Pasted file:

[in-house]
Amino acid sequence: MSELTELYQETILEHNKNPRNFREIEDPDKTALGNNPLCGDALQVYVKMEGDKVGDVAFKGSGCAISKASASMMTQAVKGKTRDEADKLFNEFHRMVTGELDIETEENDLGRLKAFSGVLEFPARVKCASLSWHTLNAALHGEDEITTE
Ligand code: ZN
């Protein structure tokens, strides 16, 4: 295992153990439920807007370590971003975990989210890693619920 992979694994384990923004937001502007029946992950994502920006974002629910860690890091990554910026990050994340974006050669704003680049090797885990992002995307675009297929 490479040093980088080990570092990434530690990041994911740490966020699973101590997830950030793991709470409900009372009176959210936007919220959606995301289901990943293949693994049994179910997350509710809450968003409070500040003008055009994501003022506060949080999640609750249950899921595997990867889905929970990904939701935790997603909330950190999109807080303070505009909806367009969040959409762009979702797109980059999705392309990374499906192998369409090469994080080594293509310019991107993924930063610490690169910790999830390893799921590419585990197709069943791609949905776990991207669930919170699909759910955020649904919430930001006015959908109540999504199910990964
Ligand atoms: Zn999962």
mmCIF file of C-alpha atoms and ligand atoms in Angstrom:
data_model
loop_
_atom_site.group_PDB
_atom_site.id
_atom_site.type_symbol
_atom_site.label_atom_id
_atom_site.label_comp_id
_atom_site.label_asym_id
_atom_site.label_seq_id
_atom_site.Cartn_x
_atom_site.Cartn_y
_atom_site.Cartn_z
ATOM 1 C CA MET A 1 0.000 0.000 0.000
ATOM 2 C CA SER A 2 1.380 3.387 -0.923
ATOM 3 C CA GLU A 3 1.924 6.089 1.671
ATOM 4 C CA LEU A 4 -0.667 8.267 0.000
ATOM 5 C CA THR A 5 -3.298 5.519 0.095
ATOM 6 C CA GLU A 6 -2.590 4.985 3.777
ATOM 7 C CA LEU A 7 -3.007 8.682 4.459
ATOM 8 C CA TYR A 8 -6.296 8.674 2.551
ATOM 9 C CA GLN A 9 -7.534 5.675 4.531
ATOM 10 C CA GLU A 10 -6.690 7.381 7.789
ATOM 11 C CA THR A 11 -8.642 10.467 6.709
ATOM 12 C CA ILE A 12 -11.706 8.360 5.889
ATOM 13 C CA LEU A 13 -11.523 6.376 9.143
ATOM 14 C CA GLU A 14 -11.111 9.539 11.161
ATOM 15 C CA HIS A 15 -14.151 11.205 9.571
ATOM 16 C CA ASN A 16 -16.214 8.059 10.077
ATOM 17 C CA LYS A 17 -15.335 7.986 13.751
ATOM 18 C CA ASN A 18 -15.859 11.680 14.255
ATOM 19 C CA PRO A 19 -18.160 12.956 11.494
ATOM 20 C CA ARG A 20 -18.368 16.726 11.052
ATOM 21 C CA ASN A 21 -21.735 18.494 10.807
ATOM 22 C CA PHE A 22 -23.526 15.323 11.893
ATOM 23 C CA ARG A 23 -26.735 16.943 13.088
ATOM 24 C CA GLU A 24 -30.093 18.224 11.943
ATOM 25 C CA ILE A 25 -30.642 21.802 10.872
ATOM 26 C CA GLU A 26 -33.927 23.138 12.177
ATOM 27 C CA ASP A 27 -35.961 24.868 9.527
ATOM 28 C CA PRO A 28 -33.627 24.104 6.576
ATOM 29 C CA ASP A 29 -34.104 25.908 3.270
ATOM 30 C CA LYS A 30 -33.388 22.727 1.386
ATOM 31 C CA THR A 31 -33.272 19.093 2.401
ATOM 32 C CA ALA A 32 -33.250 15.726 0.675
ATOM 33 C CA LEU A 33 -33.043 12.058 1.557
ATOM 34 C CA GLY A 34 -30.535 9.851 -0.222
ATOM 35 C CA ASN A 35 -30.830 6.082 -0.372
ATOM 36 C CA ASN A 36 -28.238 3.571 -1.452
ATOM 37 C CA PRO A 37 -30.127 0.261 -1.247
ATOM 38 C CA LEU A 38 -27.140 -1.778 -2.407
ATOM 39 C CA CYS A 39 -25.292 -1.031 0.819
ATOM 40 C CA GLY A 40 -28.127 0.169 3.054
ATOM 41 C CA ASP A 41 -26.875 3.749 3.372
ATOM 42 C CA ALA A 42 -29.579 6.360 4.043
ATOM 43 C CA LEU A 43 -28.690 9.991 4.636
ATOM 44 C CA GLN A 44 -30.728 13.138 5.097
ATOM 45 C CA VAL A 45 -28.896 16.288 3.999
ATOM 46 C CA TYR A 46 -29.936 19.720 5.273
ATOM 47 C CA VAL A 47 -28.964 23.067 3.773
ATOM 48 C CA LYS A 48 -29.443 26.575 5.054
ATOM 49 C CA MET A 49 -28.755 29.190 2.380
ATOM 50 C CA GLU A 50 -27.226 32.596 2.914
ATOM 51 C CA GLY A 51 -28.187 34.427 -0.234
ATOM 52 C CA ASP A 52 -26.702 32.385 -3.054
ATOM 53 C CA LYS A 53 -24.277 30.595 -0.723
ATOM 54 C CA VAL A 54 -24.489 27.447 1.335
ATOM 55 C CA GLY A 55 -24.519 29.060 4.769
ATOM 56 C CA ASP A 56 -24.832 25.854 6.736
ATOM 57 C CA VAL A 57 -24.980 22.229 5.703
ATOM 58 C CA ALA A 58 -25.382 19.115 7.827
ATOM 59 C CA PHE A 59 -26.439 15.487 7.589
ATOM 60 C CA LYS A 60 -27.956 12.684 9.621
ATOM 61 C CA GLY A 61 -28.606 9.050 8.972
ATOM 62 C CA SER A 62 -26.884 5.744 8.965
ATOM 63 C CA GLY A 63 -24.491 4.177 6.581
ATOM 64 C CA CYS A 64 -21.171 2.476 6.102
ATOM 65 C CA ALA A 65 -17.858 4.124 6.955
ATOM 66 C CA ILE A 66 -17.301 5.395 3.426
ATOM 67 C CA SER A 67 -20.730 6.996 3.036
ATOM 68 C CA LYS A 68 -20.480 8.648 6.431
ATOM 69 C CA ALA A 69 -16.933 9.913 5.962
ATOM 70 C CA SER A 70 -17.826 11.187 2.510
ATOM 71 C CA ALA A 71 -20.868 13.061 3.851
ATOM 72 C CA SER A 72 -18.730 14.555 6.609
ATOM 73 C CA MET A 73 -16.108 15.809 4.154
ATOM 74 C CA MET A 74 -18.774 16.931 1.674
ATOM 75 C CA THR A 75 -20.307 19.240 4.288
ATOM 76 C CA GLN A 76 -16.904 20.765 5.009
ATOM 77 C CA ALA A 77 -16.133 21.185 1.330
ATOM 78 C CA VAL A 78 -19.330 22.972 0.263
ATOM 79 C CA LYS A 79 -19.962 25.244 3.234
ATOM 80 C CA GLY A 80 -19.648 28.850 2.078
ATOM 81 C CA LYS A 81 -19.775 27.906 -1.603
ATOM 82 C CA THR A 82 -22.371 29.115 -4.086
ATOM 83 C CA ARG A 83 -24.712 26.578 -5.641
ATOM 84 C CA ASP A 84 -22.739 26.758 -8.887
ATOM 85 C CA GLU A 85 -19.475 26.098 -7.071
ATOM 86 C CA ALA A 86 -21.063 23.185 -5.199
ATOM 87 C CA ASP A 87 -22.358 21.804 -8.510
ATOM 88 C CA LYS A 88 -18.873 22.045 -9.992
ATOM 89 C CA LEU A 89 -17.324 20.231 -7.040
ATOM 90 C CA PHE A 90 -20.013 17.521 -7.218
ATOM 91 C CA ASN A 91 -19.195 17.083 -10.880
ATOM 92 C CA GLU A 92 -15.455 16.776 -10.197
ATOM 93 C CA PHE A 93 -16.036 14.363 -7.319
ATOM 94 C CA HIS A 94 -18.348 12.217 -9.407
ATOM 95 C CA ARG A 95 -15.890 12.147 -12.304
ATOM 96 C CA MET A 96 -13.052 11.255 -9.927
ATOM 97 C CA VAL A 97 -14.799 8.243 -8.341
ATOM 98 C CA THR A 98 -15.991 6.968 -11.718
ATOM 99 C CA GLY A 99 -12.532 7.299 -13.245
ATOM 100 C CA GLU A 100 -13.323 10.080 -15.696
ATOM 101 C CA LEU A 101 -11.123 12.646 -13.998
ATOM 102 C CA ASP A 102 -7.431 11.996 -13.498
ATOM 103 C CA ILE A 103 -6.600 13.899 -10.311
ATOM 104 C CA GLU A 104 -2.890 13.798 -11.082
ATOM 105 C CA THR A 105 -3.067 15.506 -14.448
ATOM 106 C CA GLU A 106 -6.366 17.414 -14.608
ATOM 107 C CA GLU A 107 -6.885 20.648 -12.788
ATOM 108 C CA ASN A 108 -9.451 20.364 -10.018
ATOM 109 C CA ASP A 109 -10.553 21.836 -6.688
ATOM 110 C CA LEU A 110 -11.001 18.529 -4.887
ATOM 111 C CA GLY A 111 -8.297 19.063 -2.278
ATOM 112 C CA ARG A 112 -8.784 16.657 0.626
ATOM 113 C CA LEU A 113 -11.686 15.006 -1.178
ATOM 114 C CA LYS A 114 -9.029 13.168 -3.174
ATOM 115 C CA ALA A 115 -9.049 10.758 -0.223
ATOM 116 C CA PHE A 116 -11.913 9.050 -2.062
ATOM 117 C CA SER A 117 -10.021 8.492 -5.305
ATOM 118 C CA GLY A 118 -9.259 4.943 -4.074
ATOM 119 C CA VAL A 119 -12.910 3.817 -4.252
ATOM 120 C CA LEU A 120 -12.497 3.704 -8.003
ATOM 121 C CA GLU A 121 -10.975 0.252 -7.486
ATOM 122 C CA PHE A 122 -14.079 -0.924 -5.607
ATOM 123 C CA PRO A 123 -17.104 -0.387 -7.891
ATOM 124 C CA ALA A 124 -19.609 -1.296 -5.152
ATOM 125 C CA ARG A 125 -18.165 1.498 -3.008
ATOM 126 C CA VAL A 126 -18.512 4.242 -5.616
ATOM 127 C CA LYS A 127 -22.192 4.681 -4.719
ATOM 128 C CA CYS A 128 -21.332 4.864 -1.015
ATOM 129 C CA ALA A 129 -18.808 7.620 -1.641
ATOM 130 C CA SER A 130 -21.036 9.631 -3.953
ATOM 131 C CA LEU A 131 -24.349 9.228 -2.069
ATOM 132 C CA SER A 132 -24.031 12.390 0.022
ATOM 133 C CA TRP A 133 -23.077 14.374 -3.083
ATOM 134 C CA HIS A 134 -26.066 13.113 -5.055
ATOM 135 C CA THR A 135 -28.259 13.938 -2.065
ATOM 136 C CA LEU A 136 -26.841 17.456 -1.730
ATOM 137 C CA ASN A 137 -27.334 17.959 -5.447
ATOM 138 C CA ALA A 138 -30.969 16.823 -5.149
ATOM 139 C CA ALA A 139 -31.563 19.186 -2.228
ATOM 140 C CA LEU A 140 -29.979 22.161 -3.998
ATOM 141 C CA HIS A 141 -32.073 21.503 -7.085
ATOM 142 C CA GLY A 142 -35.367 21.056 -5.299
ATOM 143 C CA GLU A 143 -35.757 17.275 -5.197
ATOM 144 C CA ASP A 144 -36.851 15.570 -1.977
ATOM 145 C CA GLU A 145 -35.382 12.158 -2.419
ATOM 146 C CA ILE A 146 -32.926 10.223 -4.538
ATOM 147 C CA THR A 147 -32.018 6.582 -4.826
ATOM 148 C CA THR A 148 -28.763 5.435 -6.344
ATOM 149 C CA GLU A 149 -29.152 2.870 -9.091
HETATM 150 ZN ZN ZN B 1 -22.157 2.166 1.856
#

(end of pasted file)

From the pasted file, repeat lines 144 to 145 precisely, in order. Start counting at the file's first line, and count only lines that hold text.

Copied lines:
ATOM 126 C CA VAL A 126 -18.512 4.242 -5.616
ATOM 127 C CA LYS A 127 -22.192 4.681 -4.719